Intravenous nitroglycerin for rest angina. Potential pathophysiologic mechanisms of action

Arch Intern Med. 1982 Oct;142(10):1806-9.


Twenty patients with refractory rest angina pectoris were treated with intravenously (IV) administered nitroglycerin (mean dosage, 72.4 micrograms/min; range, 15 to 226 micrograms/min). There was a considerable reduction or abolition in the number of ischemic episodes in 85% of patients without overall substantial changes in heart rate, mean arterial BP, pulmonary capillary wedge pressure (PCWP), and pulmonary arterial mean pressure. However, those patients with an initial PCWP of more than 12 mm Hg or a systolic pressure of more than 130 mm Hg had a substantial reduction in PCWP and systolic BP following IV nitroglycerin. We conclude that IV nitroglycerin may relieve rest angina by different pathophysiologic mechanisms. In some patients, IV nitroglycerin favorably altered the hemodynamic determinants of myocardial oxygen consumption. In others, however, no change in these determinants occurred, suggesting a direct effect on the coronary circulation.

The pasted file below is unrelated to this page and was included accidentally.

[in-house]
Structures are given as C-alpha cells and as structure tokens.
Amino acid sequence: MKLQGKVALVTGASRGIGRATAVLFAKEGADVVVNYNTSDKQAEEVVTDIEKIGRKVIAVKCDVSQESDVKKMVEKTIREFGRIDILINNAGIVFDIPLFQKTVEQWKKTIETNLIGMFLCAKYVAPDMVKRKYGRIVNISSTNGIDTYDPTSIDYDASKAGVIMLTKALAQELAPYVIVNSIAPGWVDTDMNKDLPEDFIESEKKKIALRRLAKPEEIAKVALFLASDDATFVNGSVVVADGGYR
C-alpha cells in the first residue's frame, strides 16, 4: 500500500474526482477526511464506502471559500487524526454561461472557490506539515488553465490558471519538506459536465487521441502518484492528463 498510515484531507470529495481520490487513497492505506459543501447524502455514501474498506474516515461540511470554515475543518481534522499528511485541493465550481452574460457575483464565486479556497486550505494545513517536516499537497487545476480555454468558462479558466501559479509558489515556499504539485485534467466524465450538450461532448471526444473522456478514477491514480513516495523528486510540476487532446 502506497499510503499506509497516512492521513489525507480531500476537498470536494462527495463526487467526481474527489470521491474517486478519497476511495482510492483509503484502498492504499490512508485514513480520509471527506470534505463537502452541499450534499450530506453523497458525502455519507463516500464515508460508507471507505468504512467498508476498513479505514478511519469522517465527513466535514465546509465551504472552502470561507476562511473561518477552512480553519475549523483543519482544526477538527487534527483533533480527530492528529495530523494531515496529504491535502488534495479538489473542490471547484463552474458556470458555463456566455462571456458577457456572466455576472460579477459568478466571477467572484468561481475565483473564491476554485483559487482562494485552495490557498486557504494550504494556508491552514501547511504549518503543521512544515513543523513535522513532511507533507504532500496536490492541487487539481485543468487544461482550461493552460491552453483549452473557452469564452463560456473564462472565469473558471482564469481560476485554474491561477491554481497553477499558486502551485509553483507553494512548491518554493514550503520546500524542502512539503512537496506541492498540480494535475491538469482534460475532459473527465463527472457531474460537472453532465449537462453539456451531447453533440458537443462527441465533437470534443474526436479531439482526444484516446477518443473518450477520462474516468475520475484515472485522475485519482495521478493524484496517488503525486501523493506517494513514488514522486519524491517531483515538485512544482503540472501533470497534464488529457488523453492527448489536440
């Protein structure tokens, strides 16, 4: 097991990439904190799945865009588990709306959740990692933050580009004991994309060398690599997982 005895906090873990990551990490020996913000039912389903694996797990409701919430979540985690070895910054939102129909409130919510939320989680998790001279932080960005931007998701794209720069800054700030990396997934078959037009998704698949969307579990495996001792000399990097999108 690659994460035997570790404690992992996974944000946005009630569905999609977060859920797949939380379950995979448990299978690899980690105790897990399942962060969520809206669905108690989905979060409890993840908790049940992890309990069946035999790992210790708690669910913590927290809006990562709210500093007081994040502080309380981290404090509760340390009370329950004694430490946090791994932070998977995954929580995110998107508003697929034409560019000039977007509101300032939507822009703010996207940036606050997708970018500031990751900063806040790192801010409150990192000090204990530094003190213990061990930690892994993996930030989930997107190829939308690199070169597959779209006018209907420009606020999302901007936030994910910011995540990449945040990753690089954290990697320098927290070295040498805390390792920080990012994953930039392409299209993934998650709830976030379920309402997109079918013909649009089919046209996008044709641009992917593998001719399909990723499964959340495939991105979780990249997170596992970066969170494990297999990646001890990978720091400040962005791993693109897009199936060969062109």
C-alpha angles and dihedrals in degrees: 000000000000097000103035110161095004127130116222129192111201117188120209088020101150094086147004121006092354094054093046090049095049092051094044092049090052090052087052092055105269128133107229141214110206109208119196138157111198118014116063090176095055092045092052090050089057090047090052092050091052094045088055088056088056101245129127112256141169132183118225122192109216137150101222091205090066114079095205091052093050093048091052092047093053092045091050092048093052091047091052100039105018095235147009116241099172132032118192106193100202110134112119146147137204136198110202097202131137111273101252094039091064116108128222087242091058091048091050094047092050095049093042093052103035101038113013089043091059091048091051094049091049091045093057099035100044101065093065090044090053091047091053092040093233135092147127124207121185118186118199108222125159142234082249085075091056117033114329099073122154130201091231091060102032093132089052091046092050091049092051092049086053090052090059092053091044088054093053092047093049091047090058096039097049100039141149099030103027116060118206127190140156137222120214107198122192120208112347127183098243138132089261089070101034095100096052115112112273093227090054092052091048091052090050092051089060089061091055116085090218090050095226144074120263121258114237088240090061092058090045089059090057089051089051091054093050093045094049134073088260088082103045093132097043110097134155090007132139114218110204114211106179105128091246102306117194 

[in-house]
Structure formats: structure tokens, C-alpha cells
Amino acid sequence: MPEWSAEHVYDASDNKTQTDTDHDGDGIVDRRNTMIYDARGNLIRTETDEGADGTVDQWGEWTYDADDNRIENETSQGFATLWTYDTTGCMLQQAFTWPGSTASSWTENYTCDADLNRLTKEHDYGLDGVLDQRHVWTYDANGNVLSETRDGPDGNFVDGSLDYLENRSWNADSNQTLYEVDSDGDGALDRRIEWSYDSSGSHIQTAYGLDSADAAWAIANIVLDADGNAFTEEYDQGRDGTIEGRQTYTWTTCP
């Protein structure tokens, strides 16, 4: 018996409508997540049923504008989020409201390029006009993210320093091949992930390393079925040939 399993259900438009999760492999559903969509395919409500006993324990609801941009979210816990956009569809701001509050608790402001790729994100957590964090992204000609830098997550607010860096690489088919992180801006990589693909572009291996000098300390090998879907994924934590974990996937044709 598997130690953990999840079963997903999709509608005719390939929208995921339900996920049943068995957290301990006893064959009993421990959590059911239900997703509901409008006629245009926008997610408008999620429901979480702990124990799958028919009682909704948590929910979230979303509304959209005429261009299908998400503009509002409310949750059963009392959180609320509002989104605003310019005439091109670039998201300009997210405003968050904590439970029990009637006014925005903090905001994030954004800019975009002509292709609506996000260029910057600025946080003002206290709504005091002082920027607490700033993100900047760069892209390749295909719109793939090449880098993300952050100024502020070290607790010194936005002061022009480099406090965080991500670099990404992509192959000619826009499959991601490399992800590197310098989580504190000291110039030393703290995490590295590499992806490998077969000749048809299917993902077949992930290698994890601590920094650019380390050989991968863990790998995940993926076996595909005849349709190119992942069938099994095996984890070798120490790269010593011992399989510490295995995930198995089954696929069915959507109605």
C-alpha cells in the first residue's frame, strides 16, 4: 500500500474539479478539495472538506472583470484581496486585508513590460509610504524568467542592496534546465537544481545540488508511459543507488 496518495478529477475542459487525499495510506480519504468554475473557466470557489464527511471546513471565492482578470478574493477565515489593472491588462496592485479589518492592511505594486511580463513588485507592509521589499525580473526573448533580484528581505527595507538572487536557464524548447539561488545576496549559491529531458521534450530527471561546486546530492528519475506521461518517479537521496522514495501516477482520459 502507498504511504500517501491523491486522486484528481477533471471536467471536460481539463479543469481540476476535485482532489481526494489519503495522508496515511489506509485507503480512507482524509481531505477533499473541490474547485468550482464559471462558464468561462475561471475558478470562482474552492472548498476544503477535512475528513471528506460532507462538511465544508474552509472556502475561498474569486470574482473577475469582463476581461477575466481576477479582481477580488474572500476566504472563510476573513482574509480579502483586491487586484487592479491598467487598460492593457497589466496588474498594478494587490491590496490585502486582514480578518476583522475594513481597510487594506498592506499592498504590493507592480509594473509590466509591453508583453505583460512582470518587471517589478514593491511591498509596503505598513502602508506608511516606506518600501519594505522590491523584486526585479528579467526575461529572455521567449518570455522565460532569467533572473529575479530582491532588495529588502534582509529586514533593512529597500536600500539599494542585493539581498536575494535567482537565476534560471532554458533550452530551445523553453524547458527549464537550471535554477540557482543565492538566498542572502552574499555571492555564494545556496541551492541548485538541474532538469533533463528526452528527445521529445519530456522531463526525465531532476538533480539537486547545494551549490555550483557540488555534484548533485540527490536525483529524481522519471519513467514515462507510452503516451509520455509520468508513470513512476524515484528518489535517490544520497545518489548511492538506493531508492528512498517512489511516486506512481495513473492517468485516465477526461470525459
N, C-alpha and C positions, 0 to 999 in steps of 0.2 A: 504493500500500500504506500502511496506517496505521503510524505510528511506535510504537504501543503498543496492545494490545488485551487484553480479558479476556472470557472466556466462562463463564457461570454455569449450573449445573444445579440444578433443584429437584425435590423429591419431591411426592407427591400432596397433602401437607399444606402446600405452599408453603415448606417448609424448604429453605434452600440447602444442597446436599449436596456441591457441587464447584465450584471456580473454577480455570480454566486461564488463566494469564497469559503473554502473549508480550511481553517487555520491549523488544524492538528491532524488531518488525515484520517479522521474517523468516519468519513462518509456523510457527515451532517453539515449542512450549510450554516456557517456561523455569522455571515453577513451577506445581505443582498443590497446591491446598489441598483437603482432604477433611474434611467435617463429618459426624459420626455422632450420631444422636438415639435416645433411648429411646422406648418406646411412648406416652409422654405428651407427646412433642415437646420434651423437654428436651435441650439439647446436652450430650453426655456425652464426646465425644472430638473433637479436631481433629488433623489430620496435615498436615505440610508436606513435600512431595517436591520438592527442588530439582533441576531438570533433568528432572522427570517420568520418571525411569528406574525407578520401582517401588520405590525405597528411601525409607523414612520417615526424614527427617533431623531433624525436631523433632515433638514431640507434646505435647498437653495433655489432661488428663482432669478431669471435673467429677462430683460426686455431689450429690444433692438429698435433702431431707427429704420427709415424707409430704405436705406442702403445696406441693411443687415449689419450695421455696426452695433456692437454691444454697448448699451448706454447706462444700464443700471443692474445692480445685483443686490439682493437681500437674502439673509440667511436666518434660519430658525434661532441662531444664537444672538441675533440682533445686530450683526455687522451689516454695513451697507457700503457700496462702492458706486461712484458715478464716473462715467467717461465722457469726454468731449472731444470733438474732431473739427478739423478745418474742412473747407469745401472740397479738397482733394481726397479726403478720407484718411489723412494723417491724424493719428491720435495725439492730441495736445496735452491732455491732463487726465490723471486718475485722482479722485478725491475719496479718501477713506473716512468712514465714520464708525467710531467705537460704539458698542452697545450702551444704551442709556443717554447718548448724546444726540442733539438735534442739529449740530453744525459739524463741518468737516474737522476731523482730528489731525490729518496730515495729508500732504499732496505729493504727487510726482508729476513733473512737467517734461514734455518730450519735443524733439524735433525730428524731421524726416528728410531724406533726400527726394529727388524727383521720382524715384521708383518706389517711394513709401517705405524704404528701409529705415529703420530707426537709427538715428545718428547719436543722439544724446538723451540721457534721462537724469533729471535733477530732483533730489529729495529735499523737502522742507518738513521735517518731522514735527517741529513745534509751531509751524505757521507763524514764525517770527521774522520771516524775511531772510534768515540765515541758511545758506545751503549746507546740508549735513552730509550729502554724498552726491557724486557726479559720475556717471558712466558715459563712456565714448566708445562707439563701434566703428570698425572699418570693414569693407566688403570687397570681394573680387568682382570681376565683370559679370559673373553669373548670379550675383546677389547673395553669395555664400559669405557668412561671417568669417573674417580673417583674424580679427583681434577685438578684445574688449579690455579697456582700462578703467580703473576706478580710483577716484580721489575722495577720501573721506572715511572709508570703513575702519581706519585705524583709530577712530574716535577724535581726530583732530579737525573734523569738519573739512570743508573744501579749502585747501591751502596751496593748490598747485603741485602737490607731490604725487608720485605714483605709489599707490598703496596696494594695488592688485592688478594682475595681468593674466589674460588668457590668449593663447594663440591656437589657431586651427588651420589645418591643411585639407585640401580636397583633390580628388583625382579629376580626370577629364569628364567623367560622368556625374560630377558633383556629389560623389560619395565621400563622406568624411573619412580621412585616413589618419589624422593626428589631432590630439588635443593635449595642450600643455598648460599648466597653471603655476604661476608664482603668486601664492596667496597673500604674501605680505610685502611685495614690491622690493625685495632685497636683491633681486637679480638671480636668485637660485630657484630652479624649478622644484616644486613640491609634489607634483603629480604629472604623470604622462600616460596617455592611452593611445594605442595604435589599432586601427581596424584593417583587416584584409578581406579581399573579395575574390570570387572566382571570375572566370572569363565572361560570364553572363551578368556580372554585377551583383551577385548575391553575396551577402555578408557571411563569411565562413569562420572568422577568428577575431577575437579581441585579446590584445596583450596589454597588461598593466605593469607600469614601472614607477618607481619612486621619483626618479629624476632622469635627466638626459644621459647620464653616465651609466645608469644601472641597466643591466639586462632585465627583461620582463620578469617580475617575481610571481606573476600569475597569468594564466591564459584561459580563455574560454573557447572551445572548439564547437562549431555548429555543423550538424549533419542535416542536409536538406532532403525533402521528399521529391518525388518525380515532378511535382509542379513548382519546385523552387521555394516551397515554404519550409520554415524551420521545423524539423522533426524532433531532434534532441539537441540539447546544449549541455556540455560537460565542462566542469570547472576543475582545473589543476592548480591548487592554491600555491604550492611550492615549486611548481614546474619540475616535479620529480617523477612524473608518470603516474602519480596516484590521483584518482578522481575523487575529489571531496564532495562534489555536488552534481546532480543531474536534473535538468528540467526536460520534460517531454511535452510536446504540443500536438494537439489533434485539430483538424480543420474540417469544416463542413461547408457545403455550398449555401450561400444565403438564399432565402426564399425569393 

MeSH terms

  • Adolescent
  • Adult
  • Aged
  • Angina Pectoris / drug therapy*
  • Angina Pectoris / physiopathology
  • Female
  • Heart Ventricles / physiopathology
  • Hemodynamics / drug effects
  • Humans
  • Infusions, Parenteral
  • Male
  • Middle Aged
  • Nitroglycerin / pharmacology*
  • Nitroglycerin / therapeutic use
  • Prospective Studies
  • Pulmonary Wedge Pressure / drug effects
  • Stroke Volume / drug effects


  • Nitroglycerin